Craig denies that this insight involves the awkward notion of reverse causation. God’s knowledge is not caused by Jones’s future action, rather the action provides the logical ground of God’s knowledge. The relationship is one of ground/consequence not cause/effect. In fact Craig continues with a lengthy analysis of reverse causation concluding that while it is logically possible (there is no logical contradiction inherent in the idea of causing the past as there is in altering the past), it is ontologically or actually impossible because something cannot be the result of nothing and the future in no sense exists to produce anything.
For similar reasons he argues that time-travel back to the past is logically possible but actually impossible. The chapter on this subject provides some light relief after the labour of working through some fairly technical philosophical arguments, as Craig recounts the outline of a short story by Robert Heinlein in which a time-traveller journeys into the past and marries his own mother and thus becomes his own father. But not content with this he travels further back, undergoes a sex change, marries himself and so becomes not only his own father but his own mother as well!
After an examination of two other recent areas of discussion which directly relate to the foreknowledge question, namely precognition and a philosophical thought-experiment known as Newcomb’s paradox, Craig looks at the basis for divine foreknowledge: how can God know what does not yet exist? Consistent with his rejection of reverse causation is his denial that God acquires his knowledge empirically by observation. Instead, Craig maintains that God has an intuitive and innate knowledge of all truths, and since, as he has already argued, statements about the future have truth-value, God’s knowledge encompasses the future.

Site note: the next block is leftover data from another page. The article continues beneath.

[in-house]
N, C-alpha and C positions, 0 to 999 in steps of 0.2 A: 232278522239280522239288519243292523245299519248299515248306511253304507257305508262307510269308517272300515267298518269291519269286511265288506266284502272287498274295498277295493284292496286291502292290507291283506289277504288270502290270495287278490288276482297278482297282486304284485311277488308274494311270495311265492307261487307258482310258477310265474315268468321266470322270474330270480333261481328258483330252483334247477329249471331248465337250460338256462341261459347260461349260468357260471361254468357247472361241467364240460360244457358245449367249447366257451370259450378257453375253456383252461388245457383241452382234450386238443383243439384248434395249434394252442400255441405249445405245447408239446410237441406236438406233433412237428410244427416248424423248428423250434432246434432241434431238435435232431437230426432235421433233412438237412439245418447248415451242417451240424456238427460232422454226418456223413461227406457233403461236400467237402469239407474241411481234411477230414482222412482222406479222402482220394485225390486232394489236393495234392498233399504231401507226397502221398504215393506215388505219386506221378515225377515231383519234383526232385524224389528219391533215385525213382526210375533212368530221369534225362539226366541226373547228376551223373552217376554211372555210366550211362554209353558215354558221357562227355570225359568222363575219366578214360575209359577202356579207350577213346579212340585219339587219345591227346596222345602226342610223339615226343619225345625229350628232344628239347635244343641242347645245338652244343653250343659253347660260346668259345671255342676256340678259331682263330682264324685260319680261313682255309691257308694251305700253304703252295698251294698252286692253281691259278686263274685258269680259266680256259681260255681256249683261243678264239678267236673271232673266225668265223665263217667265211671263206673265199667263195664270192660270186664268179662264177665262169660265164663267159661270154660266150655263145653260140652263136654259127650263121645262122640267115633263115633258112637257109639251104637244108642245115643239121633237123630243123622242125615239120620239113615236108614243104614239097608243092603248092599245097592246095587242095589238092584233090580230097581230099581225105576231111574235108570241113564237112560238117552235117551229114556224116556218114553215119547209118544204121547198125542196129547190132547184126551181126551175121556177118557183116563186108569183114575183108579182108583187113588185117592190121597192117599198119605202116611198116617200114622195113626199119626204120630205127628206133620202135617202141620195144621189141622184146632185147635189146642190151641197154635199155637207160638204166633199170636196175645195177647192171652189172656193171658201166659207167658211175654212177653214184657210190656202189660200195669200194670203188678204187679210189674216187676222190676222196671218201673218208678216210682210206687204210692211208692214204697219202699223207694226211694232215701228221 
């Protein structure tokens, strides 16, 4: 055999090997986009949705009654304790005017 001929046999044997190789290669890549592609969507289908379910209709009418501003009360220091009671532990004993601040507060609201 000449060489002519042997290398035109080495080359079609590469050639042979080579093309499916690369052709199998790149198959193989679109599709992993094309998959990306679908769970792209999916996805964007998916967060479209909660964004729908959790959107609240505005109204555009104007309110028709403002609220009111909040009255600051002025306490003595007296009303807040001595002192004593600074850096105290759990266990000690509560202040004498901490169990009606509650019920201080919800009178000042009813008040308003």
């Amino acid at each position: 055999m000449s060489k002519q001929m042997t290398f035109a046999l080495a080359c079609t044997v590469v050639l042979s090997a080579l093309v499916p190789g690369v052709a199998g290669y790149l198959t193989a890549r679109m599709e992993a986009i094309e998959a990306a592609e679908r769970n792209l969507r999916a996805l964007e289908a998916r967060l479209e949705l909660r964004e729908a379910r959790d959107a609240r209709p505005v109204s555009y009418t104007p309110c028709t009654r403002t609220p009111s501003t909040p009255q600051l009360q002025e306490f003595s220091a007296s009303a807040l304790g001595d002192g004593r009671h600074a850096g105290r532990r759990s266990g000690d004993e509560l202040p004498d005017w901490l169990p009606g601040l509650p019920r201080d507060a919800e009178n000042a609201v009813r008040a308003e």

In the final chapter of the book Craig extends this contention to the claim that God also possesses Middle Knowledge, that is knowledge not only of all actual events, past, present and future, but also of all possible or hypothetical events, including those involving free creatures. He claims that this view not only has some apparent scriptural support (e.g. 1 Sa. 23:6–13; Mt. 11:20–24) but also possesses tremendous explanatory power in elucidating such time-honoured conundrums as predestination and freewill (God chooses to actualize the possible universe in which the predestined one freely chooses salvation) and the fate of the unevangelized (God so arranges matters that those who remain unevangelized are, in fact, those who would not anyway have believed had they heard).
Craig’s book is a superb introduction to a debate which has raged for centuries but which has become particularly prominent in the past couple of decades. He presents the issues with a clarity that is the product of a mastery of the material, and he argues his viewpoint with persuasive conviction. Not only is he cogently meeting the current objections to divine foreknowledge, but along with American colleagues like Alvin Plantinga, Craig is forcing theologians and philosophers to re-examine the doctrine of Middle Knowledge which has long been in eclipse.